Pentagon threatens to 'compel' WikiLeaks to hand over Afghan war data
With WikiLeaks on the verge of publishing another cache of secret Afghan war documents 20 times larger than its original leak, the Pentagon said Thursday that it may 'compel them to do the right thing.'
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With WikiLeaks now threatening to publish thousands more classified documents on the US war in Afghanistan, the Pentagon is demanding that the whistleblower website erase its extensive classified records and hand over all documents in its possession.
"The only acceptable course is for WikiLeaks to take steps to immediately return all versions of all of those documents to the US government and permanently delete them from its website, computers, and records," Pentagon spokesman Geoff Morrell said on Thursday, according to the Guardian.
He added: "If doing the right thing is not good enough for them, then we will figure out what alternatives we have to compel them to do the right thing."
The White House had condemned the leak immediately after it appeared July 25, with National Security Adviser Gen. James Jones issuing a statement at the time that it "could put the lives of Americans and our partners at risk, and threaten our national security."
But now, with WikiLeaks threatening to release more classified documents, the Pentagon is upping the pressure. The New York Times reports:
Mr. Morrell’s appeal is the Obama administration’s latest response to the disclosure, which has set off a criminal inquiry by the Army and the Federal Bureau of Investigation, prompted a sweeping Pentagon review of the documents to hunt for any information damaging to troop safety and national security, and increased pressure on President Obama to defend his war strategy.
Adding to the urgency is that Wikileaks recently posted to its website a massive, encrypted file labeled "Insurance," which is 20 times larger than its last leak. Some speculate this latest file could be the 15,000 intelligence reports that Wikileaks purports to have and says it's holding back for vetting. Other guess they could be 260,000 diplomatic cables accessed by the now-imprisoned Army intelligence analyst Bradley Manning, the Associated Press reports.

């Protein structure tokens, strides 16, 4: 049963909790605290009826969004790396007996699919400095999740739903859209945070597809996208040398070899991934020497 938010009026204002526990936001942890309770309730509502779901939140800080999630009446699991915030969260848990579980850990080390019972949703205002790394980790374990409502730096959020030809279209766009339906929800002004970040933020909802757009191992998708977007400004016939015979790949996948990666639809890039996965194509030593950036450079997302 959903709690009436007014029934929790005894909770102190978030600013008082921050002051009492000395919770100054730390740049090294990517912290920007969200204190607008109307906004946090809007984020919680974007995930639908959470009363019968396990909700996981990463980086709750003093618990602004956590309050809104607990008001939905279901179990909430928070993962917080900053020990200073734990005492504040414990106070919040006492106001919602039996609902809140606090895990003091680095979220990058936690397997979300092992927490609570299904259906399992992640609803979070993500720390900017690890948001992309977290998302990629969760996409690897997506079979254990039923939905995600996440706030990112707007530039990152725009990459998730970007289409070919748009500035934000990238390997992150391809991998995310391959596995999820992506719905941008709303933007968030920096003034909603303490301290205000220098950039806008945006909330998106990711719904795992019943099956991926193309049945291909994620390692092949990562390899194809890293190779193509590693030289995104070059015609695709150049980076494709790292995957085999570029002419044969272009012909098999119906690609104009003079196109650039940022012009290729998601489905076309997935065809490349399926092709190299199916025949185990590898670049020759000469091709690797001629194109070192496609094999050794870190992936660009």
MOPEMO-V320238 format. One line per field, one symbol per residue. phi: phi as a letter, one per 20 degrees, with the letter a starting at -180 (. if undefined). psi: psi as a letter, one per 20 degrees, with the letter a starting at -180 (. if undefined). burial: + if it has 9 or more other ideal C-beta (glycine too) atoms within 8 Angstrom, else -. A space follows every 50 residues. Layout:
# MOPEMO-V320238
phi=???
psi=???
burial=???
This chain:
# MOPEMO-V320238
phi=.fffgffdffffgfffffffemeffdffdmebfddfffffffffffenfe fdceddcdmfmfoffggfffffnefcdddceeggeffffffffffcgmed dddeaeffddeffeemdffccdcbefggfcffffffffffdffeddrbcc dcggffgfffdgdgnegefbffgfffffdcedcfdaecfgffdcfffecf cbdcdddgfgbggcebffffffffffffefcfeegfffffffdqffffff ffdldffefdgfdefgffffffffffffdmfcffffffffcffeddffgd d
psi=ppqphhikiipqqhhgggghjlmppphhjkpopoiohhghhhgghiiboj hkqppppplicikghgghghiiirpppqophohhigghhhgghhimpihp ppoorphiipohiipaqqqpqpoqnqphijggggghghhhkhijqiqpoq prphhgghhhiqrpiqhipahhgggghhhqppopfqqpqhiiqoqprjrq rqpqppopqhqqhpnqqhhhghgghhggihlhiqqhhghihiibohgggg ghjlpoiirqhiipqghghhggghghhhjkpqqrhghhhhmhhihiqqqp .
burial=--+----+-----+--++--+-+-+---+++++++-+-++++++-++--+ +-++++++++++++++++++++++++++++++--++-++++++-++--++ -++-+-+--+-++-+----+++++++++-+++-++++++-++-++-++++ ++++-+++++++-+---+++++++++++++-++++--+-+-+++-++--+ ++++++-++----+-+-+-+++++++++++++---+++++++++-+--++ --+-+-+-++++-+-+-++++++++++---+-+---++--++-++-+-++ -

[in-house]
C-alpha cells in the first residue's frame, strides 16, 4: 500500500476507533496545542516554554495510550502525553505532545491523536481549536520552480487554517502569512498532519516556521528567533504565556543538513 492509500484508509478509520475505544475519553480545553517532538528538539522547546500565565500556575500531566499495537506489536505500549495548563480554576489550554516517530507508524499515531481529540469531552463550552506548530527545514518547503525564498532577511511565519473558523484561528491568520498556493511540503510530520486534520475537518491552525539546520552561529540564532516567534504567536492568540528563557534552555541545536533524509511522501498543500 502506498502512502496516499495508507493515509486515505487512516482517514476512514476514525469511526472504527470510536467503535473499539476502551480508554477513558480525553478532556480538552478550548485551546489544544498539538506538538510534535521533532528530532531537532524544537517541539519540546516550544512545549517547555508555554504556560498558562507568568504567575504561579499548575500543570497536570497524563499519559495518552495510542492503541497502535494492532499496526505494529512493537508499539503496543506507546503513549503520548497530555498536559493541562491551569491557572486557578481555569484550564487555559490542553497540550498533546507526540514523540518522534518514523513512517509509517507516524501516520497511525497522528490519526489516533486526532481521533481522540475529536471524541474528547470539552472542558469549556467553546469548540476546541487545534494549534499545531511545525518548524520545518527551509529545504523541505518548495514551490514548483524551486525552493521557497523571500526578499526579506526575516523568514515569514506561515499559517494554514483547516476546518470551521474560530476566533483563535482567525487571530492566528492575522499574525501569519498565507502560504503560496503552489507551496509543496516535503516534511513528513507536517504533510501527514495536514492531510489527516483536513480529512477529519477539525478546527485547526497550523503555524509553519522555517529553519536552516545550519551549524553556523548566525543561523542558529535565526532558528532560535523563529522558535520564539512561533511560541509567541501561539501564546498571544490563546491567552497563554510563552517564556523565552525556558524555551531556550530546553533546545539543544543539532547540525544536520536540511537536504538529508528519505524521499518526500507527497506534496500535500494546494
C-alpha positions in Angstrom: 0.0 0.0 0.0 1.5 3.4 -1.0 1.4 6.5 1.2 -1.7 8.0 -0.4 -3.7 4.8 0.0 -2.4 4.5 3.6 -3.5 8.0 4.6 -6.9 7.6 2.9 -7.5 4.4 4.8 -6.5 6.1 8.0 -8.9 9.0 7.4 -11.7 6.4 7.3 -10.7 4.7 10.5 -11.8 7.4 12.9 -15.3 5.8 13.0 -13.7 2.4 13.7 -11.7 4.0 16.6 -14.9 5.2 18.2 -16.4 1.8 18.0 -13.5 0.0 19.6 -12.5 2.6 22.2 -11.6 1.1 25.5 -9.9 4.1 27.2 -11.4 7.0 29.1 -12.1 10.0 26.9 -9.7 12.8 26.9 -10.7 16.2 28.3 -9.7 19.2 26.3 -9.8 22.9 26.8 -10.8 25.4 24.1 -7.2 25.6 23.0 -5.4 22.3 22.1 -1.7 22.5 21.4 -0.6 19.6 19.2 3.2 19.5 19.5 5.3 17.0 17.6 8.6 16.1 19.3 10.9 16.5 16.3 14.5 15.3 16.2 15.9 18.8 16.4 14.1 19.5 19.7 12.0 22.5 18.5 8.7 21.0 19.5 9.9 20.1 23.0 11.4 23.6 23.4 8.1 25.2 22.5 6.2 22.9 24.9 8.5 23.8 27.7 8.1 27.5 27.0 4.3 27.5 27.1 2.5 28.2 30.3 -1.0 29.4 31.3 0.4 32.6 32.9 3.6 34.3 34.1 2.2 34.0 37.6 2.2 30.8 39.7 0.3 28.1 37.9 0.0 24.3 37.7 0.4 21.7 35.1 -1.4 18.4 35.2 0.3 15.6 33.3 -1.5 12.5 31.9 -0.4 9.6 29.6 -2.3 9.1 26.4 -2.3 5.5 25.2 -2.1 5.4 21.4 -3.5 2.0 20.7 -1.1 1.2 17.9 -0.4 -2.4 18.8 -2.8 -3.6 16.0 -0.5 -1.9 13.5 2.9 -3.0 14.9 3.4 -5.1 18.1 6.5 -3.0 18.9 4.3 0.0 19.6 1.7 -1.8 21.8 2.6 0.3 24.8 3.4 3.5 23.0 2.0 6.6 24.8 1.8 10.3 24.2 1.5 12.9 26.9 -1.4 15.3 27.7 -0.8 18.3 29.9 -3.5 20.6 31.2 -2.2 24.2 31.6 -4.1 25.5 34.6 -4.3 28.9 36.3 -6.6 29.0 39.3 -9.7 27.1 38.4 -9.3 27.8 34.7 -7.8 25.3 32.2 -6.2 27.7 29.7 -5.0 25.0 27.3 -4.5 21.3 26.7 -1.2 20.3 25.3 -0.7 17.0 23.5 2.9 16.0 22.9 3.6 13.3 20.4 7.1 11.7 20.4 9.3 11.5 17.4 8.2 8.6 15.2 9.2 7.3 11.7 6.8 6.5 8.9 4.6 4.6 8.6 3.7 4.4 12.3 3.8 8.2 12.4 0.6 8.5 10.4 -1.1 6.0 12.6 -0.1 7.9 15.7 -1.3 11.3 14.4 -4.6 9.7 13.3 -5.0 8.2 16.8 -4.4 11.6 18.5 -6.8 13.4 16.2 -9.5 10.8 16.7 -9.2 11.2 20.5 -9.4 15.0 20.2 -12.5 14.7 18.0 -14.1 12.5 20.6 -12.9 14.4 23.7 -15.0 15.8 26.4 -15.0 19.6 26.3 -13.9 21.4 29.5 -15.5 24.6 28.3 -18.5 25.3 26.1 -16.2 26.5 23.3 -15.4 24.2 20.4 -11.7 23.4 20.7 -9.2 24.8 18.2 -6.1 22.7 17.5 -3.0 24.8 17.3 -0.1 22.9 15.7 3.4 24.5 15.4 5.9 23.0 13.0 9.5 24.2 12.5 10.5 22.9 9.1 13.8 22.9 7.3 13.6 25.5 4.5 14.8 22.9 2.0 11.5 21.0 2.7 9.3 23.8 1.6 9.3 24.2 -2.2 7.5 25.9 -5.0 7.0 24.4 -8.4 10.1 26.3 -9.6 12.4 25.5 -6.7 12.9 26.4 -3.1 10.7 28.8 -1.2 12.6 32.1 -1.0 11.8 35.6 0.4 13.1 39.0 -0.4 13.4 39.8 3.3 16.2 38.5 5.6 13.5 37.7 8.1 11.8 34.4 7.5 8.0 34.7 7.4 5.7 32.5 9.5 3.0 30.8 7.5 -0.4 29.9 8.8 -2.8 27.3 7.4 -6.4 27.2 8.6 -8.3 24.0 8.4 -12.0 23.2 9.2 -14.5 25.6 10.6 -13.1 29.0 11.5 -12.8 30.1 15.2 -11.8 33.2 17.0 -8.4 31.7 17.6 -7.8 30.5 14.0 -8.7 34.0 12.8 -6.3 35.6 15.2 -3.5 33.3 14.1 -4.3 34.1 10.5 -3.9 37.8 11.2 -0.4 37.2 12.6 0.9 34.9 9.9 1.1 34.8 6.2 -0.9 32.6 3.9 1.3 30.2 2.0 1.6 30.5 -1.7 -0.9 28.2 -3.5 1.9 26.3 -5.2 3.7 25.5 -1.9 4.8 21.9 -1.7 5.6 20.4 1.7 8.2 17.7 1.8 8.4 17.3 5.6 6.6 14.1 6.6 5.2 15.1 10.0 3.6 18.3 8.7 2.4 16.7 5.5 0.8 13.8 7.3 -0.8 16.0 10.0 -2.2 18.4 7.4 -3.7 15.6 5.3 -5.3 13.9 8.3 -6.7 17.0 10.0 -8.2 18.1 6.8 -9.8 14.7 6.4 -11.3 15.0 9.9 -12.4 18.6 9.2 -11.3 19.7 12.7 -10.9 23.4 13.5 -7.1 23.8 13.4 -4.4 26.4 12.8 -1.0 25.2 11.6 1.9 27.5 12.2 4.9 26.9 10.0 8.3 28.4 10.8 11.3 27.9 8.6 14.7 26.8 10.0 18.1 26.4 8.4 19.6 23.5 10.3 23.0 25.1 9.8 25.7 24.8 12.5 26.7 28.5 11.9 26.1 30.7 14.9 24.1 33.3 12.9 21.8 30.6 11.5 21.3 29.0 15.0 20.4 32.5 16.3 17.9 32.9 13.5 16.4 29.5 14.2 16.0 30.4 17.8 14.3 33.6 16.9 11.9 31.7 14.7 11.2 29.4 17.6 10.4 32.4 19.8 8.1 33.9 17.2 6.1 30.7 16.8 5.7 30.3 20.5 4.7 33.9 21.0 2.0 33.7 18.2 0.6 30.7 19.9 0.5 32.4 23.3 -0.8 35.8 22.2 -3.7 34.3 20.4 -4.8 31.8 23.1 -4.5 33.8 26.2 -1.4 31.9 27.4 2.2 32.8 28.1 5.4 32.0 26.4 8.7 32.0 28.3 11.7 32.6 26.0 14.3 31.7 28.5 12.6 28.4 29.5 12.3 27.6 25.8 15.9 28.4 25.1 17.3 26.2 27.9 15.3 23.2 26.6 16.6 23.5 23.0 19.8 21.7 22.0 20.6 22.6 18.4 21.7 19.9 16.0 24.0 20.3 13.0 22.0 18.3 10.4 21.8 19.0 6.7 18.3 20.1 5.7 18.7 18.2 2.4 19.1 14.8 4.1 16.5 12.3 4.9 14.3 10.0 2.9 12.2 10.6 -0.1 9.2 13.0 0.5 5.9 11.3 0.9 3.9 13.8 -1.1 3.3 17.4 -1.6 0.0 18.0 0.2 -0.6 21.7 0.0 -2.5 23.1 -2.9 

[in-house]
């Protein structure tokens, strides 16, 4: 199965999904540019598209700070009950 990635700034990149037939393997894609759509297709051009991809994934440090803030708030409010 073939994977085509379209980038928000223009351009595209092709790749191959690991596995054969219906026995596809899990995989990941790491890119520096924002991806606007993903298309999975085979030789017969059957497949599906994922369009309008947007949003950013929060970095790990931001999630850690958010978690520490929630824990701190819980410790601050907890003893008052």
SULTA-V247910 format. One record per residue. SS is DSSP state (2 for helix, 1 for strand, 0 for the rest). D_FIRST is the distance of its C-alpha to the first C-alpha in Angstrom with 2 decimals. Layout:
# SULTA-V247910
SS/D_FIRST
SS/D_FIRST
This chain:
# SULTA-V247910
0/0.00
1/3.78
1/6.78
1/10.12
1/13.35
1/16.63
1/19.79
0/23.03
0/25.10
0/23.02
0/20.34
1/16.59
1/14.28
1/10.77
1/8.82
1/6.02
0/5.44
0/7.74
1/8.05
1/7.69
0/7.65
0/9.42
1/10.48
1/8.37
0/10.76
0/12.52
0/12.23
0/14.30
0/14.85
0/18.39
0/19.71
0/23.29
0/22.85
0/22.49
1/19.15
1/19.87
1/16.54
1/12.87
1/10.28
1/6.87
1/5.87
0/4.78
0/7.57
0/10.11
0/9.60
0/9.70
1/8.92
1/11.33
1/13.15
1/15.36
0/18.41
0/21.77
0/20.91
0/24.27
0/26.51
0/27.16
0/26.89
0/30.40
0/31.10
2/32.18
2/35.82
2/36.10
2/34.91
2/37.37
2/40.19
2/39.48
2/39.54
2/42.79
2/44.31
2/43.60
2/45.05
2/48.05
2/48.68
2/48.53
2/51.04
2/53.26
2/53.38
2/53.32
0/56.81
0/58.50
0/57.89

Manning has been quoted as saying that US Secretary of State Hillary Clinton would "have a heart attack" when these files go public, and that they show "almost criminal political back dealings."
Pentagon spokesman Morrell further criticized WikiLeaks for encouraging US insiders to engage in espionage. He called the website a "brazen solicitation to US government officials, including our military, to break the law," Al Jazeera adds.
But legal experts say that, other than going after individuals responsible for the leaks, there is little that the Pentagon can do, according to CNN. The opportunities to leak material has multiplied in the Internet era, compounded by the fact that the US military and 16 intelligence agencies are classifying more information and that more than 854,000 Americans have top-secret clearances, according to a recent Washington Post investigation.
"The classifying of information has gone way up – it's doubled or tripled since these wars began – and then we have nearly nine years and counting of Afghanistan and Iraq and the controversial practices associated with them," Coleen Rowley, a former field-office legal counsel for the Federal Bureau of Investigation told The Christian Science Monitor.
WikiLeaks appears to be showing some restraint in what it publishes. Founder Julian Assange has said that the organization is redacting names of those who could be harmed in the 15,000 documents that could be leaked. Through The New York Times, the group has asked the Obama administration to guide it on what should be redacted, CNN reports.
Steven Aftergood, a senior research analyst with the Federation of American Scientists who directs their Project on Government Secrecy, told National Public Radio that WikiLeaks made a "very important concession" to redact certain names and details from documents. "It means that transparency is not the unique and overriding value but that it needs to be factored in along with others, such as security and privacy."